The first use of bone tools: a reappraisal of the evidence from Olduvai Gorge, Tanzania

Backwell, Lucinda R
d’Errico, Francesco
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Bernard Price Institute for Palaeontological Research
Purported early hominid bone tools from Olduvai Gorge are studied for microscopic traces of use-wear, and evidence of intentional flaking by knapping. Comparative microscopic analyses of the edges of the purported tools, and areas far from the potential functional zone, as well as edges of bone pieces from the remainder of the assemblage, show that possible modifications due to utilization are not distinguishable from features attributed to post-depositional abrasion. Taphonomic analysis of the bone tool collection, a control sample of bone shaft fragments from the remainder of the Olduvai assemblage, and experimentally broken elephant long bones, identifies significant differences in the size and type of mammals represented. The bone tool collection records an abundance of large to very large mammals, while the control sample comprises mostly medium-size bovids. Puncture and cut-marks occur on one third of the bone tool collection, and on only a few pieces in the control sample, suggesting hominids were the agent responsible for the breakage of most of the bones previously described as tools. Analysis of the number, location and length of flake scars in the three assemblages, reveals that a reduced proportion of purported bone tools bear invasive, contiguous, often bifacially arranged removals, not seen in the control or experimental collections. This makes these specimens good candidates for having been shaped and used by early hominids. Complete bones with tool-generated puncture-marks, previously interpreted as anvils, are interpreted here as hammers used on intermediate stone tools.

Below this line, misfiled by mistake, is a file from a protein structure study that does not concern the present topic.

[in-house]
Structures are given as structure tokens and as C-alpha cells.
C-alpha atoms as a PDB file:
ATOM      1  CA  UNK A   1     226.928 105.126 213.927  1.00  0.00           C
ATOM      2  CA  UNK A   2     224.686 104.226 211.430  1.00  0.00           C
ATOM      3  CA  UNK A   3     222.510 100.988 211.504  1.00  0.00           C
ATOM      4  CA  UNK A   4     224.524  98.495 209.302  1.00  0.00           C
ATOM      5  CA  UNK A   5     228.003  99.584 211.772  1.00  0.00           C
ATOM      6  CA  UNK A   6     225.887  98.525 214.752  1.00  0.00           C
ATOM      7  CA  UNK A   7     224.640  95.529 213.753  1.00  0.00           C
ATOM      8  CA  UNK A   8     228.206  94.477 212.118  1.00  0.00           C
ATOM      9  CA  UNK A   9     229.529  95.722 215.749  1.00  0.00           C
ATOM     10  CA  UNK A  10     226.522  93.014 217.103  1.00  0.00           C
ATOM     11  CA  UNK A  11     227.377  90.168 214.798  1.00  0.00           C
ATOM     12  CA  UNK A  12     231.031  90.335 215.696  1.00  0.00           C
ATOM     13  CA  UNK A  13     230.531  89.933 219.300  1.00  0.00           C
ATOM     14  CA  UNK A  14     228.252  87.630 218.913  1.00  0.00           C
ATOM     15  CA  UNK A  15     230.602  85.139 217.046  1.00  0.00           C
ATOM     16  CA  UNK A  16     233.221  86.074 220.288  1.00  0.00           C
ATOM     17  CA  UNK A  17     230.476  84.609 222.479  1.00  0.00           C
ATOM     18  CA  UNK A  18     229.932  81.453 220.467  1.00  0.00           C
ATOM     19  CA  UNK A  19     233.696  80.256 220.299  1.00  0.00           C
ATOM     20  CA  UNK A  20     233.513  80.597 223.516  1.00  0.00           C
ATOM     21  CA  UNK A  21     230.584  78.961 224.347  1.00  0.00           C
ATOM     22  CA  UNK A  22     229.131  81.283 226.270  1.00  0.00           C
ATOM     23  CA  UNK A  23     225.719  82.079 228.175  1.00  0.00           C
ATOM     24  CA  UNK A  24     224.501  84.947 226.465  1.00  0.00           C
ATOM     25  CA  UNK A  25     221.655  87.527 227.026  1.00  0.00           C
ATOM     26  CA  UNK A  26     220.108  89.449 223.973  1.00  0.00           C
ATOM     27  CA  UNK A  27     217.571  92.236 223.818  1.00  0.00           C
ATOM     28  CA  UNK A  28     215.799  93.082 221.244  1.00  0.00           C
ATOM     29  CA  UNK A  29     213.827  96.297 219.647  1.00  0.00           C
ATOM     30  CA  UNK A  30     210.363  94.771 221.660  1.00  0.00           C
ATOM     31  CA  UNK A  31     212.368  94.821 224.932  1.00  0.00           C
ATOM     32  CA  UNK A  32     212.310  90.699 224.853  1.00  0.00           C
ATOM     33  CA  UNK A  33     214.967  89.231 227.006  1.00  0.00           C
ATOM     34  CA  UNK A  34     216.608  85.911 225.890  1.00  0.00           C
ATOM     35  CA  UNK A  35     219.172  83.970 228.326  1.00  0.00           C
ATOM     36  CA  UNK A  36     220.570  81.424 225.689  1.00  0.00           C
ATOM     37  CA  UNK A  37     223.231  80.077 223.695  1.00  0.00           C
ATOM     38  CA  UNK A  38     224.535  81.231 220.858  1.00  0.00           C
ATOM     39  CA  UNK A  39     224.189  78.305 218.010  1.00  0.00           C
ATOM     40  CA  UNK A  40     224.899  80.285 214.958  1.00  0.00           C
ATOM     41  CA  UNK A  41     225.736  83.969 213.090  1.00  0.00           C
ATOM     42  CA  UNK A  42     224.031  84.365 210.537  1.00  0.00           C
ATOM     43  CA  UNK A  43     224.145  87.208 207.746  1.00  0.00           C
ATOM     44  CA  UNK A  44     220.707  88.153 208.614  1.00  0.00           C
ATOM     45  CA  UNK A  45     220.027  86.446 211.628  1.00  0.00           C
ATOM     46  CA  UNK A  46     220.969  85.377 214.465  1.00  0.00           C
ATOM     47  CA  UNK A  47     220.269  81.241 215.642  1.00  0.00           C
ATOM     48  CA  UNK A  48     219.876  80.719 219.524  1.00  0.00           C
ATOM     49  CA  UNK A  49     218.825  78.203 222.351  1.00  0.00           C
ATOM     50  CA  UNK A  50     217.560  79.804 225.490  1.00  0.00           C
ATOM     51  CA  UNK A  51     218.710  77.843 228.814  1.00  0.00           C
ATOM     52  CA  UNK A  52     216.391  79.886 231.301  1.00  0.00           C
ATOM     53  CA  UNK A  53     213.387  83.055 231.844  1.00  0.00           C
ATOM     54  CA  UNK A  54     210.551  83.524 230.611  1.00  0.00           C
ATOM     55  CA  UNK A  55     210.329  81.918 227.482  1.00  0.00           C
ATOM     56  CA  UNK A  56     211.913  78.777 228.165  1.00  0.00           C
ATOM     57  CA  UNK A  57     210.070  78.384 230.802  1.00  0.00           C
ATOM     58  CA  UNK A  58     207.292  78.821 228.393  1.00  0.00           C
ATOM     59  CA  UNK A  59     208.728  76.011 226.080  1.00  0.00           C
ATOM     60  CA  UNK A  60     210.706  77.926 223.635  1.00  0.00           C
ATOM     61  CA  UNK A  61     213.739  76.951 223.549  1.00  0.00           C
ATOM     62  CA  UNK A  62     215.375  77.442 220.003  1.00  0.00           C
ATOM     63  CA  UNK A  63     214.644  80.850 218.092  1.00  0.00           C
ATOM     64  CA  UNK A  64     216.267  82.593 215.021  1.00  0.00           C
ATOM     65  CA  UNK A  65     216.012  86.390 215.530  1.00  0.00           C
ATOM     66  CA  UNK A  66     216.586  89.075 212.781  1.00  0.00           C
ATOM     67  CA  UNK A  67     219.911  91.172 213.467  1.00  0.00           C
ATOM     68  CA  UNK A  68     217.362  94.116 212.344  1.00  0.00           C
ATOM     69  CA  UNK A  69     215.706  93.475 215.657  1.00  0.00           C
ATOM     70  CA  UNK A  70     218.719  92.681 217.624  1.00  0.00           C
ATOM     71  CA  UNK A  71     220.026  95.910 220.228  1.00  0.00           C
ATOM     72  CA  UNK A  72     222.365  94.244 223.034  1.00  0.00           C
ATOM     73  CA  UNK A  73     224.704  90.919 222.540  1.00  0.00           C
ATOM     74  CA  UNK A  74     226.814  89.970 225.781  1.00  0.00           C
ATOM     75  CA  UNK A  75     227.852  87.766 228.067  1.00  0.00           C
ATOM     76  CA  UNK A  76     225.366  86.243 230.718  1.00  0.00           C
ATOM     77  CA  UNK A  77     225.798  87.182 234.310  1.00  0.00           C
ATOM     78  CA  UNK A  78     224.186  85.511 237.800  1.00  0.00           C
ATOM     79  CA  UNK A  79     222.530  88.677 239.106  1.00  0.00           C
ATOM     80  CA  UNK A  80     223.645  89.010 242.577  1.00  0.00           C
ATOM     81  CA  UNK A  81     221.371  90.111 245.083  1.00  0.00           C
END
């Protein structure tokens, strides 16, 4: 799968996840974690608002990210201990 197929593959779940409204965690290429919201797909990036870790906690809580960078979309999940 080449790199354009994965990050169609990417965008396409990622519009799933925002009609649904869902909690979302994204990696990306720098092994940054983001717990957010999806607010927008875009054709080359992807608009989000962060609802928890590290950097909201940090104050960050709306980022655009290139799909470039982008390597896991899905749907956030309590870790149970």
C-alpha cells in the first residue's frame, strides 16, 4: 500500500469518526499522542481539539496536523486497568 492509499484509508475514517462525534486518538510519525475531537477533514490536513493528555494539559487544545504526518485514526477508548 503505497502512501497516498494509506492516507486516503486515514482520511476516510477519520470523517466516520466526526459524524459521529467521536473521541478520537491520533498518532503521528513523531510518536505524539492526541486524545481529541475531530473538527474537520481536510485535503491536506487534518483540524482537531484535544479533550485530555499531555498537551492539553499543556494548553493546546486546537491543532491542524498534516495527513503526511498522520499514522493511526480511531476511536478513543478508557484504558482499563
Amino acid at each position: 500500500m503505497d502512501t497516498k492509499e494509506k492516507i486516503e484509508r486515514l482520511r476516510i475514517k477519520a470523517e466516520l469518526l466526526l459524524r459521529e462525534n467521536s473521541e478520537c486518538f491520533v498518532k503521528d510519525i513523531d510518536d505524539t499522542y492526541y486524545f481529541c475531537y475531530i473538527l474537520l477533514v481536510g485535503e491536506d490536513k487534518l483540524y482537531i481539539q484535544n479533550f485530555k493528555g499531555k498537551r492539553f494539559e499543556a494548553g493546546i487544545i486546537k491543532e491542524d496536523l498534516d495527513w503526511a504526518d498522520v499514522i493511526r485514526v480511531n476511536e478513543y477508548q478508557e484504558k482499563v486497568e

Olduvai Gorge, early hominid, bone tools.